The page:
The root of all fears steams from the uncertainty about China and the project itself, that is neither bilateral nor fully European. There are many concerns regarding the “16+1”, the division between the EU member state and others may create disorder within the EU institutions. China tends to strengthen bilateral relations with only some states of the platform, thus, the questions arise regarding the purpose of the “16+1” format. There is possibility that Beijing may use the strategy to divide and rule the EU while cooperating with CEEC – this could possibly a negative impact on China’s overall relations with the EU. The region itself presents strategic significance within China’s wider foreign policy plans. China is the EU’s main trade partner while CEEC still represents a relatively small part of their bilateral relationship. As for now, the CEE region is a net-importer, generating a trade deficit in the context of overall trade relations between China and the EU. If China is only interested in the relatively cheap labor and more free regulation of business activities, the CEEC should start questioning its future prospects in the cooperation.
Nevertheless, it is too early to tell if China weaves threads to affect European norms and policies, from human rights to labor laws. In the light of the “16+1” Initiative, Brussels urges China to provide a more transparent approach and more coordinated plan that may result in an easily recognizable interlocutor, understood by all the parties concerned. Even so, the EU and China share similar aims: preserving jobs, maintaining social stability and promote economic growth. However, the ways to achieve these goals can be completely different.
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[ii] President Xi Jinping speech at the 4th China-CEEC leaders meeting. Renmin Ribao. 2015.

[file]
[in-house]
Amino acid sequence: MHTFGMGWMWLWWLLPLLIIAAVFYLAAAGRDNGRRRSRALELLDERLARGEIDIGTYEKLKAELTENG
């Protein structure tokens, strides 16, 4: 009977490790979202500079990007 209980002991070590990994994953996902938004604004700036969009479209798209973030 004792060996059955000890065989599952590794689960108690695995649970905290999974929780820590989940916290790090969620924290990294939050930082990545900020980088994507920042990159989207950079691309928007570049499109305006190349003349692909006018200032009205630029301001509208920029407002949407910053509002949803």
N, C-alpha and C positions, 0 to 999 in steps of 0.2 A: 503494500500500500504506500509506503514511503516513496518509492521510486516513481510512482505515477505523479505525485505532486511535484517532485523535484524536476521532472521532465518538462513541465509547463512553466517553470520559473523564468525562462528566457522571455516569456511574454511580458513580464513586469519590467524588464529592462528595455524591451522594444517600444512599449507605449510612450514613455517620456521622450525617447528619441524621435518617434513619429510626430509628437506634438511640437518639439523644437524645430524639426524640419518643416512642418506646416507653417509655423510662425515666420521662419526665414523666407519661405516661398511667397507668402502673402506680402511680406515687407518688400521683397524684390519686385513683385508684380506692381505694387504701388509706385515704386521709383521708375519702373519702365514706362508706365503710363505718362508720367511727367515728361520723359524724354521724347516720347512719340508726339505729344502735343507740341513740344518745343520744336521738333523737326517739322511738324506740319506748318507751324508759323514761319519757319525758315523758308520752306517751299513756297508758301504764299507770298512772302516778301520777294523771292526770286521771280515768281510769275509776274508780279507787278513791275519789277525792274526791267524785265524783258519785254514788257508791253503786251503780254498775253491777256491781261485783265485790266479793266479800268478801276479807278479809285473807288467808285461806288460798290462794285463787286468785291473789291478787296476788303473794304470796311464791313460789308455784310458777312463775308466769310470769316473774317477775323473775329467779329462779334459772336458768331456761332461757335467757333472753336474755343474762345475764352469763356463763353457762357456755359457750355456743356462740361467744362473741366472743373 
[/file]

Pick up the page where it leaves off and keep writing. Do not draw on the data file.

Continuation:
[iii] Speech by the High Representative/Vice President, Federica Mogherini at the Chinese Academy of Social Sciences in Beijing. 2016. European Commission.
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[xviii] Vision and Actions on Jointly Building Silk Road Economic Belt and 21st Century Maritime Silk Road. Beijing. 2015. Ministry of Foreign Affairs of the People’s Republic of China.
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[xxi] H.E. Ambassador Yang Yanyi, Head of the Chinese mission to the EU. Closer China and EU cooperation vital for global prosperity. Brussels. 15 May 2017. Available at EU Observer.
[xxii] Speech by Jyrki Katainen, Vice President of the European Commission at the Leader’s Roundtable of the Belt and Road Forum for International Cooperation. Brussels. 15 May. 2017.
[xxiii] EU lawmakers vote against recognizing China’s market economy status. China Daily. 2016. http://www.chinadaily.com.cn/world/2016-05/13/content_25265018.htm last access 27.07.2017
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[xxvi] Montesano Francesco S. Togt Tony. Kozak Iaroslav. From Competition to Compatibility: Striking a Eurasian Balance in EU-Russia Relations. Clingendael Report. 2015. P. 73
[xxvii] Central Asia. European Commission Special Report. 2017. Available online at http://ec.europa.eu/trade/policy/countries-and-regions/regions/central-asia/ last access 14.07.17
[xxviii] The EU and Central Asia: Strategy for a New Partnership. Council of the European Union. Brussels 2007/10113.
[xxix] The EU in Central Asia: The Regional Context. Directorate-general for External Policies. Policy Department of EP. AFET. 2016. Page 10
[xxx] Ian Bond. The EU, the Eurasian Economic Union and One Belt, One Road: Can they work together? Centre for European Reform. March 2017.
[xxxi] Feature: Ukraine-China cargo train on Silk Road opens up prospects for trade promotion. Xinhua. February 2016. Available online at http://news.xinhuanet.com/english/2016-02/01/c_135062009.htm last access 14.07.17